Roots Run Deep

Like finely crafted old furniture or antique hand-painted china,  heirloom plant varieties carry with them a sense of history and wonder about who cared for and enjoyed them before. This sense of legacy rings especially true for heirloom tomatoes, some of which boast strains that have been passed down many generations in our coastal gardens.

During our nation’s beginnings, immigrants often carried seeds in their pockets from their homelands. This explains why we have varieties from Central America, Russia, Italy, France, Japan and Germany among our heirlooms today.

Then, from the 1950s to the ’70s, hybrids began dominating the commercial tomato market, making those older brands more difficult to find. However, in recent years, with the resurgence of wholesome food trends, a return to the more flavorful heirlooms of yesteryear has been spawned.

The term “heirloom” is often applied to produce varieties that were grown before World War II. Back then, “organic gardening, ” based on animal manure and mulch, was standard practice for the home gardener.

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Many popular versions hail from Germany or Russia, where summer conditions are generally cooler than here in the Deep South. Therefore, mulch and a well-composted soil are crucial to giving these plants vital nutrients. The colorful names of these classics, conjured up with descriptive terms from grandmas and grandpas of generations past, paint quite a picture. Names such as “Mortgage Lifter, ” “Arkansas Traveler, ” “Yellow Taxi, ” “German Johnson” and “Black Krim” all hint at curious tales from lives long ago.

What Makes Heirlooms So Superior?

  • They come in all shapes, sizes and colors — red, yellow, pink, black, orange and green. Although not perfectly round like some supermarket tomatoes, their superior flavor easily outshines any unusual or imperfect shapes.
  • These tried-and-true types hail from a time before disease resistance was crossbred into plants so these “elder tomatoes” tend to have a natural defense.
  • Their seed consistently produces similar plants from one generation to the next.
  • They are typically well adapted to their environment since most have been successfully grown in the same region for many years over.
  • The plants have fairly simple needs: about six hours of sun daily, richly mulched soil, regular watering and a trellis, stake or cage on which to grow. Well-tended plants nurtured with compost and mulch should grow just fine and develop healthy root systems here in our area.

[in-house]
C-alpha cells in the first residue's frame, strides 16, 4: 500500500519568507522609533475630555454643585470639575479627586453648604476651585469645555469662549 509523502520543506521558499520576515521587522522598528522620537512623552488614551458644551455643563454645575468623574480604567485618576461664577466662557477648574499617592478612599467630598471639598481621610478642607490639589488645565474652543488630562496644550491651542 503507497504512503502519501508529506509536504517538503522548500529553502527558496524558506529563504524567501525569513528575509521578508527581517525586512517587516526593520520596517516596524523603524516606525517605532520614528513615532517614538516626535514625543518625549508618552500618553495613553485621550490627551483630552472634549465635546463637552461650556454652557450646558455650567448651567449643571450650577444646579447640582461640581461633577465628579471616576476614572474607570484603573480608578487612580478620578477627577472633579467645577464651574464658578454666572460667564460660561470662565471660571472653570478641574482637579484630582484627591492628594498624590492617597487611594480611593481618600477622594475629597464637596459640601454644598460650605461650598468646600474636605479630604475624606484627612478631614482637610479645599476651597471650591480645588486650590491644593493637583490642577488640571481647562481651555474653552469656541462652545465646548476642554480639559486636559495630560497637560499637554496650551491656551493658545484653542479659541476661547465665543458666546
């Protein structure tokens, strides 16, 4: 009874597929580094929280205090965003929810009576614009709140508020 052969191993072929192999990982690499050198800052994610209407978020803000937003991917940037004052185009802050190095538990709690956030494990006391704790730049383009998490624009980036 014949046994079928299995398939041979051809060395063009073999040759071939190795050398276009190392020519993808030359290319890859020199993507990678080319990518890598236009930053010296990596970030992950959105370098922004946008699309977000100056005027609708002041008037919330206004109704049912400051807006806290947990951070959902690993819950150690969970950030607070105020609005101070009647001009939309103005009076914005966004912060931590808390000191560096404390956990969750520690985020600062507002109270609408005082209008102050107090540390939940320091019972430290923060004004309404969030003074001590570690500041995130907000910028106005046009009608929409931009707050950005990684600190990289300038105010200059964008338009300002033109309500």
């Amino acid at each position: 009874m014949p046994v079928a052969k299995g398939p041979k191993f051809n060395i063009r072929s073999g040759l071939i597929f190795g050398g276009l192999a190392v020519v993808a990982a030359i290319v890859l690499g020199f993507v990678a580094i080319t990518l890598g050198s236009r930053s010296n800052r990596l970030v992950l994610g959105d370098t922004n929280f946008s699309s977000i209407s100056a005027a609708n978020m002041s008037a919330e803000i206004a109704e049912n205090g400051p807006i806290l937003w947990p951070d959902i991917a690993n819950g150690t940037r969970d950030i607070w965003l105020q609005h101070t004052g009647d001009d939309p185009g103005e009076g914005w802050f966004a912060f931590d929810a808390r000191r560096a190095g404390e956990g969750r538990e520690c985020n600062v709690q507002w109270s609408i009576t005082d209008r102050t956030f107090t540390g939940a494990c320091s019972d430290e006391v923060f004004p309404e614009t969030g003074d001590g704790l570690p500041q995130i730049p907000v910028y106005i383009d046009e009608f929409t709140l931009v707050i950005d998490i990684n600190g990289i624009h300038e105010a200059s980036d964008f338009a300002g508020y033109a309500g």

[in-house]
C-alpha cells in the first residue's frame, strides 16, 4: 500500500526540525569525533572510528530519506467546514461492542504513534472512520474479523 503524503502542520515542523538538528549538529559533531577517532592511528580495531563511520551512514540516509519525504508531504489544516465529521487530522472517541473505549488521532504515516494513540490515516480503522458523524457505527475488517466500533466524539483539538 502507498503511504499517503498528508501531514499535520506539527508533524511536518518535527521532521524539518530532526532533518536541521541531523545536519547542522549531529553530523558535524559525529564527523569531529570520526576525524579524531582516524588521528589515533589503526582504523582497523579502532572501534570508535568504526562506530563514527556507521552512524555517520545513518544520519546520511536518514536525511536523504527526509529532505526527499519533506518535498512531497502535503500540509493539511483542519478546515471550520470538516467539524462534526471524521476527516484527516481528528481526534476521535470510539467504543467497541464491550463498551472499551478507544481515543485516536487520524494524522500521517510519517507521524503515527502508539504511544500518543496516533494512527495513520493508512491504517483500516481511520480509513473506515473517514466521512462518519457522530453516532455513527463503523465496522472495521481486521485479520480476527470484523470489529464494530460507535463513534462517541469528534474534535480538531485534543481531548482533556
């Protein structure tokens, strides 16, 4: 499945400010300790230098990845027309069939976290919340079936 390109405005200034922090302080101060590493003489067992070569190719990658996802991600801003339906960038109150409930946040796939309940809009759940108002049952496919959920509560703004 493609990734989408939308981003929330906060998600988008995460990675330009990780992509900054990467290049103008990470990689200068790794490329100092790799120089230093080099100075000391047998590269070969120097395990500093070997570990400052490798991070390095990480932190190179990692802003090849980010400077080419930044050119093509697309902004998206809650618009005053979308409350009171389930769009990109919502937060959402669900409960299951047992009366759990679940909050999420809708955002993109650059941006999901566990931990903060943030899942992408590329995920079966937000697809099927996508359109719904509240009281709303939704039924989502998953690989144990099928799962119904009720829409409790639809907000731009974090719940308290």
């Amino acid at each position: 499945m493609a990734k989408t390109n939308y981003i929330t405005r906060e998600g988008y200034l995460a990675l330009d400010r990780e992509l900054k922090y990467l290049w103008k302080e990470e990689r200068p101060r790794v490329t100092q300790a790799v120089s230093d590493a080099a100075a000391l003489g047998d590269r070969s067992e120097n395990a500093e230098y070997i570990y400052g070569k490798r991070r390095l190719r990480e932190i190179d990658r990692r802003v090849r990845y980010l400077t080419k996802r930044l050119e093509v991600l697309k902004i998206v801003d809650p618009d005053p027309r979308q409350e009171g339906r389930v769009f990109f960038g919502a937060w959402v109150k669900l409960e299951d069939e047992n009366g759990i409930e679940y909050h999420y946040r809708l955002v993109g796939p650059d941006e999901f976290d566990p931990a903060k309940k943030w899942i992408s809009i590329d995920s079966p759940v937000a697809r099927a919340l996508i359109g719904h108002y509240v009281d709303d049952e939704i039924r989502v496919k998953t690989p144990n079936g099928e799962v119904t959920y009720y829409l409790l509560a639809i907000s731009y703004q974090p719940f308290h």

How Do I Choose a Variety?

Tomatoes are the most popular homegrown crop for Alabama gardeners, and with a bit of careful planning, there are many heirlooms that will prosper in our coastal climate.

Tracy McCarter of St. Elmo Feed and Seed says, “Each year we have more customers requesting them, and we carry several varieties (see below for the most popular). We are always experimenting and adding new ones too, such as Tommy Toes and Ivory Pear.” Most importantly, look for types that have a high tolerance for humid conditions and warmer night temperatures.

Popular Types That Grow Well Locally

Rutgers are known for uniform red coloring, smooth
skin, pleasing flavor and healthy foliage to reduce sunscald.
Cherokee Purple, an old South classic has very dark fruit and a rich flavor.
Brandywine, the gold standard for heirlooms in luscious shades of red-pink rewards you with large, beefsteak fruits.
Homestead, an old favorite developed for hot climates, produces firm, meaty tomatoes.
Atkinson thrives in our humidity and develops into big, firm, meaty tomatoes.
Arkansas Traveler is prized for flavorful, medium-sized pink fruit that resists cracking and continues to produce in drought and hot weather.

Imagine that warm summer morning — not too far off — the birds happily chirping, the sun kissing your face as you head out with a basket on your arm, ready to pluck the deliciously sweet, sun-warmed fruits of your labor and taste a juicy legacy from the past. 

Steps For Successful Planting

In coastal Alabama, tomatoes should be planted within the first two weeks of March to allow the crop to flourish before the intense heat of midsummer shuts down production. Whether growing heirlooms or hybrids, select plants that will produce their first ripened fruit in 65 to 75 days. This will ensure a good resistance to nematodes and common tomato diseases, resulting in an abundance of delicious fruit.

1) Buy seeds or ready-to-plant heirlooms at your local farmers’ market or nursery. (Or, use the complimentary packet from your March issue.) Some heirlooms, only available as seeds, should be started indoors in small peat pots or trays. Transplant to large containers or raised beds in mid-March, once temperatures remain above 50 degrees.

2) For each plant, dig a deep hole and mix in leaf mold or compost manure to enrich the soil and improve drainage. Bury the plant up to the first two leaflets. Roots will develop along the entire buried portion of the stem.

3) Firm the soil around the plant and mulch with a thick layer of pine straw. Water well and provide a sturdy trellis, stake or cage for support.

4) Water the new plants daily during early growth, flowering and setting fruit cycle. Do not allow the soil to dry out as tomatoes grow in full sun. Soaker hoses or drip systems are effective ways to irrigate. Mulching also helps conserve moisture.

Gardening Gurus

In case you need a little help cultivating a greener thumb, we’ve compiled the ultimate guide to local garden centers and nurseries. With their products and expert advice, you can create a backyard work of art just in time for spring. Click here to view the directory.

text by Dooley Berry

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